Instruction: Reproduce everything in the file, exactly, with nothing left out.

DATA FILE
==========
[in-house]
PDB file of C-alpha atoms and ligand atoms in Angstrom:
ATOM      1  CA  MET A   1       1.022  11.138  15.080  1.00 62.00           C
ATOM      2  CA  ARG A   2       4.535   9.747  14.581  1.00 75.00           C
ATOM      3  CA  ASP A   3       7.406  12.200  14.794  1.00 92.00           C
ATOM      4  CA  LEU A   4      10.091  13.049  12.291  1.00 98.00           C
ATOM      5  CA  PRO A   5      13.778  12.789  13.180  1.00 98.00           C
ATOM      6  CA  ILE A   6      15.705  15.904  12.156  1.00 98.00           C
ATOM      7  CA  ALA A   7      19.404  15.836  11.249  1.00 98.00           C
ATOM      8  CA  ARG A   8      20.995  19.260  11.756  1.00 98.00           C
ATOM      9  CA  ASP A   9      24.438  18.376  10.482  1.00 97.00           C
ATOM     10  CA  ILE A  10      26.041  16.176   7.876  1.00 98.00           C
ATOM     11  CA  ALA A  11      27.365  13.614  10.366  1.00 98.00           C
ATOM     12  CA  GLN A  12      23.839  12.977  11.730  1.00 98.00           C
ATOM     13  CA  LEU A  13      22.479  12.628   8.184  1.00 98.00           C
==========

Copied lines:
[in-house]
PDB file of C-alpha atoms and ligand atoms in Angstrom:
ATOM      1  CA  MET A   1       1.022  11.138  15.080  1.00 62.00           C
ATOM      2  CA  ARG A   2       4.535   9.747  14.581  1.00 75.00           C
ATOM      3  CA  ASP A   3       7.406  12.200  14.794  1.00 92.00           C
ATOM      4  CA  LEU A   4      10.091  13.049  12.291  1.00 98.00           C
ATOM      5  CA  PRO A   5      13.778  12.789  13.180  1.00 98.00           C
ATOM      6  CA  ILE A   6      15.705  15.904  12.156  1.00 98.00           C
ATOM      7  CA  ALA A   7      19.404  15.836  11.249  1.00 98.00           C
ATOM      8  CA  ARG A   8      20.995  19.260  11.756  1.00 98.00           C
ATOM      9  CA  ASP A   9      24.438  18.376  10.482  1.00 97.00           C
ATOM     10  CA  ILE A  10      26.041  16.176   7.876  1.00 98.00           C
ATOM     11  CA  ALA A  11      27.365  13.614  10.366  1.00 98.00           C
ATOM     12  CA  GLN A  12      23.839  12.977  11.730  1.00 98.00           C
ATOM     13  CA  LEU A  13      22.479  12.628   8.184  1.00 98.00           C